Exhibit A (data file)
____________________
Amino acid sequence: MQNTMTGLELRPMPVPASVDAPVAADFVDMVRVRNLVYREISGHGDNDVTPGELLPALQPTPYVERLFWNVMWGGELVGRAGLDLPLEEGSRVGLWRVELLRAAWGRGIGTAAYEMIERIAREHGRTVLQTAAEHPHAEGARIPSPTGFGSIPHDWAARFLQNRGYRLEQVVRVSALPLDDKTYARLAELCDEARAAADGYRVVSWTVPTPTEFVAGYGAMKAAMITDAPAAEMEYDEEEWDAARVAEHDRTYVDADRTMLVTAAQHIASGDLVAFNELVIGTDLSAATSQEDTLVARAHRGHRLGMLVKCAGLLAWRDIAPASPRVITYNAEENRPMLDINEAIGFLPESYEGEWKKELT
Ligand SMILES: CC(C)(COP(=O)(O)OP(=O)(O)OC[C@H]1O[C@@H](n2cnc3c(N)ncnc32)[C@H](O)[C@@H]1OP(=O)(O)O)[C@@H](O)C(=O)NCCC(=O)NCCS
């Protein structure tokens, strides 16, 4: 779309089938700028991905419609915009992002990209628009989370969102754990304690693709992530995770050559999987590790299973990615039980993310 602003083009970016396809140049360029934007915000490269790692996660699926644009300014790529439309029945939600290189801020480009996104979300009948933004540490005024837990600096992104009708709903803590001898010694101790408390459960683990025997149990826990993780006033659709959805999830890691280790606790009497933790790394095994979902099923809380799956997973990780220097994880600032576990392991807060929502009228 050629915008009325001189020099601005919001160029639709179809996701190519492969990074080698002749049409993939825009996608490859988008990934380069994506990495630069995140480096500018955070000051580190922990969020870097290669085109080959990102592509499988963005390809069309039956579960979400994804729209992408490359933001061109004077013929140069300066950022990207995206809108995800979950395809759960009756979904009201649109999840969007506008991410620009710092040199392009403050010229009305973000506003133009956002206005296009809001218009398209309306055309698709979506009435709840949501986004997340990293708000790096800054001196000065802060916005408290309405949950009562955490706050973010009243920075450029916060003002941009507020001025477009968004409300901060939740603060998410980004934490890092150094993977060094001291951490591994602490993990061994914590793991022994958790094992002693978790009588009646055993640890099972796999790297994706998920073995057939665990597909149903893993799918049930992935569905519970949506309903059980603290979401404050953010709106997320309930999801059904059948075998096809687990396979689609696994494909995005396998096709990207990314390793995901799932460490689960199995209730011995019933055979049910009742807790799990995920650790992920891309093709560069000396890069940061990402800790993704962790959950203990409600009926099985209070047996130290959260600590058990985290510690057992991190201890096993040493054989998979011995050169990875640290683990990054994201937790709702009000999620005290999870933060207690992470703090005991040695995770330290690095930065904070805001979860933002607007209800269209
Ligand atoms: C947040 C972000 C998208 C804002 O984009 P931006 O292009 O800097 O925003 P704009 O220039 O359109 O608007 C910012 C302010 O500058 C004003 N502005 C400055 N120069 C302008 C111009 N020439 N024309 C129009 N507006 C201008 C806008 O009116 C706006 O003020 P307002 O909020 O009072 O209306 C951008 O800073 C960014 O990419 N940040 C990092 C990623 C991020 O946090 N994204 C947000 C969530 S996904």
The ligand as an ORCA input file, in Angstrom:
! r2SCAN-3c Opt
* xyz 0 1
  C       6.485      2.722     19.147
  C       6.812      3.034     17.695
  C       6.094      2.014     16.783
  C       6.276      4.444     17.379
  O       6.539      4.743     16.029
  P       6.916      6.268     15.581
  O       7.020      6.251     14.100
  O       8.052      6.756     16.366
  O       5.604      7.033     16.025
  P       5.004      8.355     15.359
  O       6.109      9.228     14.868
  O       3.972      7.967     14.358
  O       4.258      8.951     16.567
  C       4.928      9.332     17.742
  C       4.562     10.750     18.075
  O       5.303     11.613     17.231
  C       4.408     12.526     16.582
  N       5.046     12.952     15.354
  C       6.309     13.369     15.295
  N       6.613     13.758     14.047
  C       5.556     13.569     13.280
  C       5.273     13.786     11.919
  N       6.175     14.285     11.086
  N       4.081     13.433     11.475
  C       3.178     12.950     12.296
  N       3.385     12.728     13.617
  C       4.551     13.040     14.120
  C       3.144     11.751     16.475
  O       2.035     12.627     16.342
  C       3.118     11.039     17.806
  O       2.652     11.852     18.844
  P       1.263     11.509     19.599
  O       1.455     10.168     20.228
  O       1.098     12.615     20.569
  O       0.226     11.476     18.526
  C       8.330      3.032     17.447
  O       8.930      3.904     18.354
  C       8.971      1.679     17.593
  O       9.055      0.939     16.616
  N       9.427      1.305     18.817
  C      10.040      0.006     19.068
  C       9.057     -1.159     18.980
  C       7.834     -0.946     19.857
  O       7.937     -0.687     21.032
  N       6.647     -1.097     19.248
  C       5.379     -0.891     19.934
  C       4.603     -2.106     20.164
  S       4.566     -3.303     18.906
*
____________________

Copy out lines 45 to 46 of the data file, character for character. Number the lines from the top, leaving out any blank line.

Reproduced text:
  C       8.971      1.679     17.593
  O       9.055      0.939     16.616